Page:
Intended for healthcare professionals

Rapid response to:

Education And Debate Ethical debate

Doctoring malaria, badly: the global campaign to ban DDTDDT for malaria control should not be bannedCommentary: Reduction and elimination of DDT should proceed slowly

BMJ 2000; 321 doi: (Published 02 December 2000) Cite this as: BMJ 2000;321:1403

Rapid Response:

DDT Must Be Bad

If Public Health were the sole concern, then DDT should be banned and
diagnoses for malaria, polio, cholera, and HIV, critically reviewed. But
Public Health does not stand alone, isolated from complex political and
economic issues.

DDT, BHC, lead and arsenic compounds, ie., the persistent pesticides
used since the late 19th century, are politically and economically
important. During legislation of registration, use, and label laws during
the 1950s (U.S.), these chemicals were called "Economic Poisons".

Medical science rationalizes the use of these chemicals for the needs
of government and industry.

Public Health policy-making avoids the most obvious science regarding
DDT and disease diagnoses, such as the relationships between persistent
pesticides and polio:

Linear Correlation: Polio epidemics correlate with persistent
pesticide production and exposure. Nigeria's DDT programs have flourished
and pesticide import/usage regulations are weak.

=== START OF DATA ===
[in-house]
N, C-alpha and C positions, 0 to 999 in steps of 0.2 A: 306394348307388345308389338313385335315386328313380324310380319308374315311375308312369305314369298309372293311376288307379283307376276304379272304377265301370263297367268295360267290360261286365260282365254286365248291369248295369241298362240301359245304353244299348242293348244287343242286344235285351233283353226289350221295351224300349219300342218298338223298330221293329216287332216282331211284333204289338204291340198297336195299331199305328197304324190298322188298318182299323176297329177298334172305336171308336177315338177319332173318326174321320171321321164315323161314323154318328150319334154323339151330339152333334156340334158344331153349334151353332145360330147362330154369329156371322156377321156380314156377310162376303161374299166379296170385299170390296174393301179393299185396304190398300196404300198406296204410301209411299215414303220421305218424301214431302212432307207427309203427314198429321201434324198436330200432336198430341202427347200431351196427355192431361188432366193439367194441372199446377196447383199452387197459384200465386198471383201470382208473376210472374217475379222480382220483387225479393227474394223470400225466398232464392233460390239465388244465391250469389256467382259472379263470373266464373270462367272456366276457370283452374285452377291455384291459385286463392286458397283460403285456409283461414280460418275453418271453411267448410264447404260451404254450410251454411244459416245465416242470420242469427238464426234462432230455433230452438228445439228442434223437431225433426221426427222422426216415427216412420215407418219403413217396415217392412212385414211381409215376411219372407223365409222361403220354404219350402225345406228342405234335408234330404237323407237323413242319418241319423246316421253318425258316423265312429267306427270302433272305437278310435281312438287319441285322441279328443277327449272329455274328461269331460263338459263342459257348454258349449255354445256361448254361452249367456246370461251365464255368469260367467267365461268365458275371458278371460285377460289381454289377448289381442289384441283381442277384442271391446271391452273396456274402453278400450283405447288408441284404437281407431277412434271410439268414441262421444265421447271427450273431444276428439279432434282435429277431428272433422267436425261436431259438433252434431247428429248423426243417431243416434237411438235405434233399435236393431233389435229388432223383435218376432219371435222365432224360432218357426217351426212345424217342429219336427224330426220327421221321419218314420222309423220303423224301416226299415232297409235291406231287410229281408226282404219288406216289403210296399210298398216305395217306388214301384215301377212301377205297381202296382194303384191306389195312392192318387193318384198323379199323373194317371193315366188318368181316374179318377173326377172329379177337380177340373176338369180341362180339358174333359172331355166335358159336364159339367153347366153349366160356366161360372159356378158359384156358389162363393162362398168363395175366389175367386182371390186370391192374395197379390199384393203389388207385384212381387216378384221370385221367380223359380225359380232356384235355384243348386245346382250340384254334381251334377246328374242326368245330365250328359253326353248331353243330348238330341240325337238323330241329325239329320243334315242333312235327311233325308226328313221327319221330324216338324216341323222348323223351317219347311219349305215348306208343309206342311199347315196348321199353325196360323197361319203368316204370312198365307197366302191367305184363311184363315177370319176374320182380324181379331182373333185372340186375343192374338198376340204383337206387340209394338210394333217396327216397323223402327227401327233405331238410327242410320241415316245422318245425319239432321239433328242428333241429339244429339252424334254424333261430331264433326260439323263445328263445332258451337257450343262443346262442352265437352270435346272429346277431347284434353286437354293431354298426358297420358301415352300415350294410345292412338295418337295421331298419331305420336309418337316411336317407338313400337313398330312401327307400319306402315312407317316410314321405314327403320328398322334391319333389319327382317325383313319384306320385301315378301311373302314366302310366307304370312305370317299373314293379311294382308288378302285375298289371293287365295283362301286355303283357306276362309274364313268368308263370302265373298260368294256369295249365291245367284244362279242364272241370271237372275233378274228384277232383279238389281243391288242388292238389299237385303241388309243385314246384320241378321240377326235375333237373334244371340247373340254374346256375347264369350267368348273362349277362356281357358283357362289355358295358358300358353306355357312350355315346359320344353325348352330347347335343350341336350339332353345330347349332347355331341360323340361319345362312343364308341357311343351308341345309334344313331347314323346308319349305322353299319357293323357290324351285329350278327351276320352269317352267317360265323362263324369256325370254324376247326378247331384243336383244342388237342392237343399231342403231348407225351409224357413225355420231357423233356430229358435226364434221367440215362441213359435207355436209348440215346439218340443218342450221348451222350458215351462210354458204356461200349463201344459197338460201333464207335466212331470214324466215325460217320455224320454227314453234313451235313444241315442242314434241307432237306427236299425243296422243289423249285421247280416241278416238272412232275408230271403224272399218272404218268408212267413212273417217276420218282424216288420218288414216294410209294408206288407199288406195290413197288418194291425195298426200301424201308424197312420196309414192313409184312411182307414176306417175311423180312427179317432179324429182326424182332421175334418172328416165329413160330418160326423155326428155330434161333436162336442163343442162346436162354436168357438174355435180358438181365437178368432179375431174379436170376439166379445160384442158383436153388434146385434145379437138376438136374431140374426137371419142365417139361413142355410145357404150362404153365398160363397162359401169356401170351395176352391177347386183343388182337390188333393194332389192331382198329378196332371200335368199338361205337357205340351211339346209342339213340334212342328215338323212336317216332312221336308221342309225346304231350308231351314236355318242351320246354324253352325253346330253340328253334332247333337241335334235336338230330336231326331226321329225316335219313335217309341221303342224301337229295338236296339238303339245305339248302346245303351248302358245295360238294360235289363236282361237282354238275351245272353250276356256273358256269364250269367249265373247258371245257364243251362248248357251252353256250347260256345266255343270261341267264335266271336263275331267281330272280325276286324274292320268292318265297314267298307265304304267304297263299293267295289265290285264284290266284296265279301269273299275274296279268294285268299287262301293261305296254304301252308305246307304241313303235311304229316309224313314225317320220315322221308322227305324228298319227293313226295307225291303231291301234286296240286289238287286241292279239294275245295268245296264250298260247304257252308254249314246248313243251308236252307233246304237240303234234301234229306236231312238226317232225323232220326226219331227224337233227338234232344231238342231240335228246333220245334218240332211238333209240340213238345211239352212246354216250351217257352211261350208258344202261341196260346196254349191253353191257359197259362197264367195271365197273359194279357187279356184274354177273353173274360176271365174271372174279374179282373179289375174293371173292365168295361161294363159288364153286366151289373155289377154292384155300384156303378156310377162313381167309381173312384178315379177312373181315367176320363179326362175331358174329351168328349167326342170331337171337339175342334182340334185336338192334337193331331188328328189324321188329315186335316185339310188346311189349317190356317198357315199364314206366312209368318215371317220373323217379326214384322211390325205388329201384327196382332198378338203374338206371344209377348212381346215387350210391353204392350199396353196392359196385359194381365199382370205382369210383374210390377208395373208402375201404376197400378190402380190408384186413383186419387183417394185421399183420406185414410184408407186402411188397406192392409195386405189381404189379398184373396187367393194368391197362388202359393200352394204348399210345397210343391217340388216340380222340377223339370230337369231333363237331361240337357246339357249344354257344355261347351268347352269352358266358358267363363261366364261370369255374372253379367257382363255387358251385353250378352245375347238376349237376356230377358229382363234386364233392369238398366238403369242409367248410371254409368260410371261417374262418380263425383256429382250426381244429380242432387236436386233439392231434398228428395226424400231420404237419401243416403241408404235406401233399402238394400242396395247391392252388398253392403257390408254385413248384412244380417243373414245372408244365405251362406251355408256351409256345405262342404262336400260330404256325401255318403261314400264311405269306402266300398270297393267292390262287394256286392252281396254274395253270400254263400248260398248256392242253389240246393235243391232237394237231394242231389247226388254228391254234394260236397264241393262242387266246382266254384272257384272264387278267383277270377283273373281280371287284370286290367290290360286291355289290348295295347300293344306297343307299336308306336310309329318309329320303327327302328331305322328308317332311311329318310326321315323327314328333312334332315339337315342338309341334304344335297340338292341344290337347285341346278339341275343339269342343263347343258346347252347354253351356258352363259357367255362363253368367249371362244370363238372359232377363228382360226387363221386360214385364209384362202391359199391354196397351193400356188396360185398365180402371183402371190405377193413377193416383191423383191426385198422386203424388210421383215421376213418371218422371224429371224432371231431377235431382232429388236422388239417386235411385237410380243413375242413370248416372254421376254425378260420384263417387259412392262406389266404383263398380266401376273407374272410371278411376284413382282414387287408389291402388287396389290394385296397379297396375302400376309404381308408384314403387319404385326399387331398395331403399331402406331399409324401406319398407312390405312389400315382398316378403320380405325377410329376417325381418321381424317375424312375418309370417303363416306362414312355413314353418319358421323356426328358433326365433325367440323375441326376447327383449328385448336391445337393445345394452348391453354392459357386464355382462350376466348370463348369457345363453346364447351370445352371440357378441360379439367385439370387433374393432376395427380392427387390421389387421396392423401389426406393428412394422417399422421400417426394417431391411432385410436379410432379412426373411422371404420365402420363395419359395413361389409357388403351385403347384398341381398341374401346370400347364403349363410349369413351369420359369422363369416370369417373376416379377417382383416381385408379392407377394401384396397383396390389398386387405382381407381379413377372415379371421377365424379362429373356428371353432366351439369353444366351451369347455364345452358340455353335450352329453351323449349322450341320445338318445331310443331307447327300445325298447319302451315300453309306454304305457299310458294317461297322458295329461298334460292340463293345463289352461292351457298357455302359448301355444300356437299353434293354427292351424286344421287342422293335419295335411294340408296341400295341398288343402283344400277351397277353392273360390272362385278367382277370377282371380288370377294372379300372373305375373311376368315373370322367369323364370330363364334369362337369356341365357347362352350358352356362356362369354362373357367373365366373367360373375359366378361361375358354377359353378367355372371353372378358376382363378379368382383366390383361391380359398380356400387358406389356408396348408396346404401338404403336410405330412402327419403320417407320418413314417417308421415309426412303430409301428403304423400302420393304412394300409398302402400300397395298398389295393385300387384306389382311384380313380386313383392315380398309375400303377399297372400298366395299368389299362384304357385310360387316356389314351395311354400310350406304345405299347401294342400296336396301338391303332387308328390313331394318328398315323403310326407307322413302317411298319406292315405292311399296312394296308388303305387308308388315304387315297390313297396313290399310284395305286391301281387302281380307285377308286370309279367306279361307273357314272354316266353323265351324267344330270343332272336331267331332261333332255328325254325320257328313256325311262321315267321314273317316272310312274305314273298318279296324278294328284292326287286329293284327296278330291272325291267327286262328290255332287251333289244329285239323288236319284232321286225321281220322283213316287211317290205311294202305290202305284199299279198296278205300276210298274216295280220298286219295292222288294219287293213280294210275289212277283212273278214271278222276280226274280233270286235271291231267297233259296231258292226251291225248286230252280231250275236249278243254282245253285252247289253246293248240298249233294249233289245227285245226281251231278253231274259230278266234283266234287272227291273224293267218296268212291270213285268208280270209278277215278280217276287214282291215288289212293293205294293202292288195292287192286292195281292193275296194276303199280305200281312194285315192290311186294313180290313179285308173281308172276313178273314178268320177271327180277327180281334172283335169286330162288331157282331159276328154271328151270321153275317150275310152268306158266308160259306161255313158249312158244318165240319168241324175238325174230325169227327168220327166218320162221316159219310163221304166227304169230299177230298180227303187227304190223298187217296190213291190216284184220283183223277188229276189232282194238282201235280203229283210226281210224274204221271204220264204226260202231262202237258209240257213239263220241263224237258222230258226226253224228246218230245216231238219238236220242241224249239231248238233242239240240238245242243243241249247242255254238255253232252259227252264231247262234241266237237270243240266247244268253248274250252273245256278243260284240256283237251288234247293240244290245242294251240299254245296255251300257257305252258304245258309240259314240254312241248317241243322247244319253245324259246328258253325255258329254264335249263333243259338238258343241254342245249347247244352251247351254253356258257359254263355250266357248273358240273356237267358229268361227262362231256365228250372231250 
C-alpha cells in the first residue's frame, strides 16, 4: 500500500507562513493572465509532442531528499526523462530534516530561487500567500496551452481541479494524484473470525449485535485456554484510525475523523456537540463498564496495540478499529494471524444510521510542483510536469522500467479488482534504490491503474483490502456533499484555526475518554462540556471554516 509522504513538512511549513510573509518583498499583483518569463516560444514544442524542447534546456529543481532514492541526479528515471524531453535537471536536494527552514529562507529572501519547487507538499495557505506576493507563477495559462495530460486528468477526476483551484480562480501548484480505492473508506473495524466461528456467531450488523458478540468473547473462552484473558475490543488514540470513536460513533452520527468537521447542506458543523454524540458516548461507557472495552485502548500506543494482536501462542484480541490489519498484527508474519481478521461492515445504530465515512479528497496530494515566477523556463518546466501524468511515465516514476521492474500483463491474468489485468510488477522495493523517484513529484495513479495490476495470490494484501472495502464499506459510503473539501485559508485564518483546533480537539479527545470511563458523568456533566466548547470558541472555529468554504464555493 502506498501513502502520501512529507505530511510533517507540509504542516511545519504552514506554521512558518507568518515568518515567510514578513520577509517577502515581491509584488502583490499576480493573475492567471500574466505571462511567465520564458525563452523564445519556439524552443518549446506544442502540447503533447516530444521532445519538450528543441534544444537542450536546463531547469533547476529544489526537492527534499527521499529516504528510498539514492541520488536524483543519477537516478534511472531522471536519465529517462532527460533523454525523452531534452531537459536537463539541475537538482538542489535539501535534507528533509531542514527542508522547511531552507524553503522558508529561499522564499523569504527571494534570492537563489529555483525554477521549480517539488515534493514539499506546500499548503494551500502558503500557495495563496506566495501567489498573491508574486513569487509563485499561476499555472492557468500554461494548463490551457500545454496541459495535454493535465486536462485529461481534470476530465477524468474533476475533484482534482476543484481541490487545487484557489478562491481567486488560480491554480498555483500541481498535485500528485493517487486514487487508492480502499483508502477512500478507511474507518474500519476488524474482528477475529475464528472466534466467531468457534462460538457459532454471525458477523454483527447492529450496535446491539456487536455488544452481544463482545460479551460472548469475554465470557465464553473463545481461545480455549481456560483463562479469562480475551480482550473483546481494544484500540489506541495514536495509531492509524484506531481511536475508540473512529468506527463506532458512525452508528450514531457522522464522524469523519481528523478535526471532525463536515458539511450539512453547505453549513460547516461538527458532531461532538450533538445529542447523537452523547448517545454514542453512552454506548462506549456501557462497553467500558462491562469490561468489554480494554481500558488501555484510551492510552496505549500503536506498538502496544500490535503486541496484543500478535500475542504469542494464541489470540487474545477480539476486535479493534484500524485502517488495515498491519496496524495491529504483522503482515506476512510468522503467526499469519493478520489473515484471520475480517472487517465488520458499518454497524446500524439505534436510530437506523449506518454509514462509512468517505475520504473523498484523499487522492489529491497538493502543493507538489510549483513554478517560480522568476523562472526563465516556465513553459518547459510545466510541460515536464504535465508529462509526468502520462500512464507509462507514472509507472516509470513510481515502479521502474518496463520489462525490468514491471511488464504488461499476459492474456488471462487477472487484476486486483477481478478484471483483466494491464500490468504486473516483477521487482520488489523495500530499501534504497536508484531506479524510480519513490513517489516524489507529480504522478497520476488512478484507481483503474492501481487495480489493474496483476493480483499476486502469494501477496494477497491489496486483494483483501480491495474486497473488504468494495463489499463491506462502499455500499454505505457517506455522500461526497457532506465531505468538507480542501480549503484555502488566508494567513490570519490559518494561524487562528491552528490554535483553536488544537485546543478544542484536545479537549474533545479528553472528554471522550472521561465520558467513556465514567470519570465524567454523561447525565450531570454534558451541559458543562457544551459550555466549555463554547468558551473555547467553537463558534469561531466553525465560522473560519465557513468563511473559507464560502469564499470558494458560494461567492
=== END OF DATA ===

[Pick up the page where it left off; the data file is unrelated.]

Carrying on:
In many ways contemporary Nigeria is similar to a historical period
of the U.S. where polio and persistent pesticides correlate closely
throughout a complex curve, from 1940 to 1972. See

Physiology: The physiology of acute DDT poisoning cannot be found
easily or at all in a U.S. textbook, however, one such study done in
Germany, 1949, by Daniel Dresden, does describe the physiology of DDT
poisoning as disintegration of the anterior horn. That is a classical
polio physiology.

1950-1951, USDA and Swiss scientists discovered that calves, suckling
cows fed DDT, were paralyzed with neurological disease. This was at the
apex of the great U.S. epidemic of human infantile paralysis (polio). So
why hasn't that been a major discussion?

Geographic Correlation: Polio occurs during historical episodes and
in regions of mass poisoning.

Virology: Historically, the poliovirus was defined as a pathogen,
while Public Health avoided polio's environmental toxicology. Most, if
not all, of the lab studies that defined this virus, employed badly
filtered tissue samples, or completely unfiltered samples.

Some leading polio authorities in virology have declared, up to the
era of Salk's polio vaccine, that the laboratory studies of poliovirus
were artifice, ie., not having much similarity to the clinical disease.

Polio, cholera, and HIV, together, is the practice of avoiding
toxicology. It seems reasonable that influential polluting industries,
the ones that pay the bills, would prefer microbiological diagnoses.

In Nigeria, polio, malaria, HIV, and cholera prevail, but few are
paid to look at the obvious problems, the unrestricted, ignorant and
careless use of pesticides and industrial chemicals. Nigeria is a major
petroleum economy, 7th in the world in exports (2001). 80% of government
income comes from petrochemical industry. Chemically polluted water
supplies run through highly populated shantytowns. Civil war continues
amongst millions of refugee peasants. The median age in Nigeria is 18,
average lifespan from birth, 51 years.

To blame these problems on microbes and to structure public health
policy thereby, is ancient practice, and on the level of the medical
clinician, myopic. Hopefully, a better way will emerge.


Competing interests:
None declared

Competing interests: No competing interests

11 August 2004
Jim West
NoSpray Coalition / ARAS